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I was studying Binomial expansions today and I had a question about the conditions for which it is valid.

$$\frac{1}{(1+4x)^2}$$

I was asked to find the binomial expansion, up to and including the term in $x^3$.

Now, this is how I did the expansion.

$$\frac{1}{(1+4x)^2}$$ $$=(1+4x)^{-2}$$ $$ = 1 + (-2)(4x) + \frac{(-2)(-3)}{2}16x^2 + \frac{(-2)(-3)(-4)}{6}64x^3 + ...$$ $$ = 1 -8x + 48x^2 -256x^3 + ...$$

Now, the text I am reading says

Expansion is valid as long as $|4x| < 1 ⇒ |x| < \frac{1}{4}$

I'm confused. How did the text come to this conclusion?

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  • $\begingroup$ The expansion $$\frac1{1+u}=\sum_n(-1)^nu^n$$ upon which yours is built, is valid for $$|u|<1$$ Is this clear to you? $\endgroup$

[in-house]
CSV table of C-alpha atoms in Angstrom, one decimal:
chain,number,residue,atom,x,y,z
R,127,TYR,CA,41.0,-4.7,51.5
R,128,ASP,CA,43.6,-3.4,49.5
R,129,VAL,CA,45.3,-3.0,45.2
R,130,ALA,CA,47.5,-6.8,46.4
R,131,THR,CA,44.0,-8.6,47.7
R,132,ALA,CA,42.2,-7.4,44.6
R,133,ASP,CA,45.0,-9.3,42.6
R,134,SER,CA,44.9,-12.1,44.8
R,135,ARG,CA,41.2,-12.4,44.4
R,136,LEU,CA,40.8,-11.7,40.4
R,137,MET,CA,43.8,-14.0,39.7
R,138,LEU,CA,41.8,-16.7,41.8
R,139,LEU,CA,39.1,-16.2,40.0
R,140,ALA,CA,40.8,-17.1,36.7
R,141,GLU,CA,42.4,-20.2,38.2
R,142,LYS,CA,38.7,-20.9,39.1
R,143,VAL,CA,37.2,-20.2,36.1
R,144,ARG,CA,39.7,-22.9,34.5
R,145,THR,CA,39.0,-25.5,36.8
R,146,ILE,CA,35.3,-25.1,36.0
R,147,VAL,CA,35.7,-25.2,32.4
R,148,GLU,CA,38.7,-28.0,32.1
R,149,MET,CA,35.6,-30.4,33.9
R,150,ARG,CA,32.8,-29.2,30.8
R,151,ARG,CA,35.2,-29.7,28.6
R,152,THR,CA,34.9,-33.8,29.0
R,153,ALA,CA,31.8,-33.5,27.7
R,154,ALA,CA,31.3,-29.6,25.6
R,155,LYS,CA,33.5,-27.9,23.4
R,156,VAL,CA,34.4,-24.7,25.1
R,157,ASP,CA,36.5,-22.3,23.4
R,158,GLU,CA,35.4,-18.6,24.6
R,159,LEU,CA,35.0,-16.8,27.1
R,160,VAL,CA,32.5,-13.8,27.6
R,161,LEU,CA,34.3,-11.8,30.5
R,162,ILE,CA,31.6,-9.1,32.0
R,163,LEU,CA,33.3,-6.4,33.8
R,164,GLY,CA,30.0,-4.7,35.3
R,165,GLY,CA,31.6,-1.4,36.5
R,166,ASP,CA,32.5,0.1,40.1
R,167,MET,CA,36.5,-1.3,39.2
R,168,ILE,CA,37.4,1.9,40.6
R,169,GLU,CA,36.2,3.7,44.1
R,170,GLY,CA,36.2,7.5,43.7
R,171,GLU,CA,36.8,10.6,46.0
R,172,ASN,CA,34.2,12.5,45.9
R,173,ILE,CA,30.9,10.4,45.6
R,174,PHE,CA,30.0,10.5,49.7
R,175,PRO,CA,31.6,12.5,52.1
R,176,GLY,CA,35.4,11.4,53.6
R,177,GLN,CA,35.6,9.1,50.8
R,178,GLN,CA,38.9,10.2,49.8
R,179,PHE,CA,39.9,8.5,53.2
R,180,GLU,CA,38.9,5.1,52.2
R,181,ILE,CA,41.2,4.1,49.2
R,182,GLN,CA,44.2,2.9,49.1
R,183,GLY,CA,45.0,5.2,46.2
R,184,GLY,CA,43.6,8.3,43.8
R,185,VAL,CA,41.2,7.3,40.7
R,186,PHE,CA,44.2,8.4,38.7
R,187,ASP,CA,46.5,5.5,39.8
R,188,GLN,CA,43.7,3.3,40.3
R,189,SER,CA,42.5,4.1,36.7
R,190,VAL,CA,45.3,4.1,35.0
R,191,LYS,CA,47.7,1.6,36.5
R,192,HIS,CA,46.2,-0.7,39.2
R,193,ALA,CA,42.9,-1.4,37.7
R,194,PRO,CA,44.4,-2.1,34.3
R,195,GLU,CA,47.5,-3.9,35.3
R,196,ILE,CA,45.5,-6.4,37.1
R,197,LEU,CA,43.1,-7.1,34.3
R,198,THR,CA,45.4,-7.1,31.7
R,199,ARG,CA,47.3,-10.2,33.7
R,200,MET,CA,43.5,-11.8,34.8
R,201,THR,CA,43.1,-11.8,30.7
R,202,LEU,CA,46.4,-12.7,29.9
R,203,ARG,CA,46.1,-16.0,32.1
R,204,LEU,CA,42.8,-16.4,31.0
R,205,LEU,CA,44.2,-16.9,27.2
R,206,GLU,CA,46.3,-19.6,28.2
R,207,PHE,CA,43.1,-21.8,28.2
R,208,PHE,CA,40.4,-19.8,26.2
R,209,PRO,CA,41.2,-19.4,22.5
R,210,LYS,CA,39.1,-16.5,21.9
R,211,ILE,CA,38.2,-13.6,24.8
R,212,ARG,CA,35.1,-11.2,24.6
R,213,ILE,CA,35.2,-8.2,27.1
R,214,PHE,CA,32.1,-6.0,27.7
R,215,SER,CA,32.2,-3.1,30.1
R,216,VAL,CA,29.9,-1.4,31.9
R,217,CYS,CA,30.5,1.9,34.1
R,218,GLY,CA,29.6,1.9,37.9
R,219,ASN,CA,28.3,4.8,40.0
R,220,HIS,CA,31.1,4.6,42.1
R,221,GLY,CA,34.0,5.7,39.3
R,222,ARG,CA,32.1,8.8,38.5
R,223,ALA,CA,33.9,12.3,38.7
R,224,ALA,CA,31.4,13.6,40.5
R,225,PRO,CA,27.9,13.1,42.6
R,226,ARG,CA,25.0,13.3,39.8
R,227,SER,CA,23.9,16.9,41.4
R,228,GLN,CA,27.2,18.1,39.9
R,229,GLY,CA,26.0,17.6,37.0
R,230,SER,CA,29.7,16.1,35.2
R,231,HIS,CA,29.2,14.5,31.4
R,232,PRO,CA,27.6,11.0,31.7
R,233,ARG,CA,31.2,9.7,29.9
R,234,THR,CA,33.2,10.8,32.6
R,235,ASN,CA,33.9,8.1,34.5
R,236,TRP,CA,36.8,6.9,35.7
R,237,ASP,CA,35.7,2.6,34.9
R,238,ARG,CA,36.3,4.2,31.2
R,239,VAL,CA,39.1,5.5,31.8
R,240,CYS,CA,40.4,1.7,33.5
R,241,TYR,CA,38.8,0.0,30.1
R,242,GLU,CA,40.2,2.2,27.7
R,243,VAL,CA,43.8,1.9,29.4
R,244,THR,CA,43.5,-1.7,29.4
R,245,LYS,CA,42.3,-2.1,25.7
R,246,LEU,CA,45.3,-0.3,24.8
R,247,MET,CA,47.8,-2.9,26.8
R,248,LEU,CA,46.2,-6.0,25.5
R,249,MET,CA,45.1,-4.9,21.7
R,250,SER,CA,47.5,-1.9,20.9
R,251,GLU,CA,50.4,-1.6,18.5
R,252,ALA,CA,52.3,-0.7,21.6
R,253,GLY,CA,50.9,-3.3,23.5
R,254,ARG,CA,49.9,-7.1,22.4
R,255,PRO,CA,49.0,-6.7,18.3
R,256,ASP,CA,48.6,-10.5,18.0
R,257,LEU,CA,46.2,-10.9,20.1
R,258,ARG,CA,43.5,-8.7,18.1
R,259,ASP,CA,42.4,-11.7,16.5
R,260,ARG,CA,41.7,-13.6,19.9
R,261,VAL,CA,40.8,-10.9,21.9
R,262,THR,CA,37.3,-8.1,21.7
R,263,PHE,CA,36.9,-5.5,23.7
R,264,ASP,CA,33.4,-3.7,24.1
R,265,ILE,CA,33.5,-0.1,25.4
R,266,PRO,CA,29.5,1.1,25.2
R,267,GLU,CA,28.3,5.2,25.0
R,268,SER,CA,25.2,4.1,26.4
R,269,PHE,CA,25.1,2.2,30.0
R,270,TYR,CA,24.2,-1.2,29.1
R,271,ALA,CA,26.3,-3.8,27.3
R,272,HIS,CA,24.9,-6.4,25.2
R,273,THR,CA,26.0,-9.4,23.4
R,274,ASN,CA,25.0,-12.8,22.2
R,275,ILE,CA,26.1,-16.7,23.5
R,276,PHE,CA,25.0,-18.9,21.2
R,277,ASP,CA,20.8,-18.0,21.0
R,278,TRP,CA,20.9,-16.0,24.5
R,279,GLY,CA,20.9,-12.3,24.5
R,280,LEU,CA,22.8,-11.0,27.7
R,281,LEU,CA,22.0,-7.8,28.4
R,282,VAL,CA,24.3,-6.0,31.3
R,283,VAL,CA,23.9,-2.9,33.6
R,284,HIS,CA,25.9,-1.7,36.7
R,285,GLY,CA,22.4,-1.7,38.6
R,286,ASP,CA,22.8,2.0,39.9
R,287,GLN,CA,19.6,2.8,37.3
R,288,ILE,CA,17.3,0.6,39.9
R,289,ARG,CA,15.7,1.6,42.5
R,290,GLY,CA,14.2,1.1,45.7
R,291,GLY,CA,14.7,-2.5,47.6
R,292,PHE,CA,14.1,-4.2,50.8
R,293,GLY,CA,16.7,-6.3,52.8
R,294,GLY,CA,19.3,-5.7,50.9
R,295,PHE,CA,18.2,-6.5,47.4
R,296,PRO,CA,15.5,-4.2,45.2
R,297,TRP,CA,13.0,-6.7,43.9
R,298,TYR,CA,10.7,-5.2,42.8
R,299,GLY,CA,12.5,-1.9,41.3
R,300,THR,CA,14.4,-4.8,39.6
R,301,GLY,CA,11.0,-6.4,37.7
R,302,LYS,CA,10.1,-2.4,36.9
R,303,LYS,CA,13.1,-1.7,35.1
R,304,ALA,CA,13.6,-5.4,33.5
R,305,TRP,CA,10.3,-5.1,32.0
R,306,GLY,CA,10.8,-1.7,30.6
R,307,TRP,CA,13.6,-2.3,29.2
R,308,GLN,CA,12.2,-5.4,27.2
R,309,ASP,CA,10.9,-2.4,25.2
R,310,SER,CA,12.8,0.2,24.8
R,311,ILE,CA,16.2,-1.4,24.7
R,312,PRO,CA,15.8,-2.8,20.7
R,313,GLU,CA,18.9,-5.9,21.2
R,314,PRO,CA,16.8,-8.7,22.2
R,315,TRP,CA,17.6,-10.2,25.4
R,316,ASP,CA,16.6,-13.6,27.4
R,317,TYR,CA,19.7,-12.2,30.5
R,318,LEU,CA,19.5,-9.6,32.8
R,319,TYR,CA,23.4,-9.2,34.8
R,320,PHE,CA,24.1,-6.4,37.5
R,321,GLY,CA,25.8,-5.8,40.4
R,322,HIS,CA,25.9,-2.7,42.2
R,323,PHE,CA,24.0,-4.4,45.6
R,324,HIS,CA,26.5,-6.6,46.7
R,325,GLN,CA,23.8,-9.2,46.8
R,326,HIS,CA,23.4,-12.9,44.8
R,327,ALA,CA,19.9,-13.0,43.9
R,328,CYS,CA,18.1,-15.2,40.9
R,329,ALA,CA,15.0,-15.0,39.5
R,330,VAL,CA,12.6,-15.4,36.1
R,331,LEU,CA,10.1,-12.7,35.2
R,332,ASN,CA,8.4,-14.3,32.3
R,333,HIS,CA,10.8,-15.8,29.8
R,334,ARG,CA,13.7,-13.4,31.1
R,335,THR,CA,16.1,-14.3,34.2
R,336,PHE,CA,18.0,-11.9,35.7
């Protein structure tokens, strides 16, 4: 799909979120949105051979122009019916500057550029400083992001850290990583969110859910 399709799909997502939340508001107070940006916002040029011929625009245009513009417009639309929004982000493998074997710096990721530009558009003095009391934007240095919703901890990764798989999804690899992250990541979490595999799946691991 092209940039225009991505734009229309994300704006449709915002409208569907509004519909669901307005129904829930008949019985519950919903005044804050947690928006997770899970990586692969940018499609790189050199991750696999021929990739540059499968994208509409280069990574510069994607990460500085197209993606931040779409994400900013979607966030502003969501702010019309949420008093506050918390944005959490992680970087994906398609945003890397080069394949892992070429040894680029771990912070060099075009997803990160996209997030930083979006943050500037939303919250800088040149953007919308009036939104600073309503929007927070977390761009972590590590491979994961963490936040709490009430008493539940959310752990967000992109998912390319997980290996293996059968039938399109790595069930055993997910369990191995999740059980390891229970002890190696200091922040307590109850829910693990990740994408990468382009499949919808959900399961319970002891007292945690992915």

– Did
    Sep 2, 2017 at 14:13

2 Answers 2

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If you look at the term in $x^n$ you will find that it is $(n+1)\cdot (-4x)^n$. Therefore if $|x|\ge \frac 14$ the terms will be increasing in absolute value, and therefore the sum will not converge.

The easy way to see that $\frac 14$ is the critical value here is to note that $x=-\frac 14$ makes the denominator of the original fraction zero, so there is no prospect of a convergent series.

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Because $\frac{1}{(1+4x)^2}={\left (\frac{1}{1+4x} \right)^2}$, and it is convergent iff $\frac{1}{1+4x} $ is absolutely convergent.

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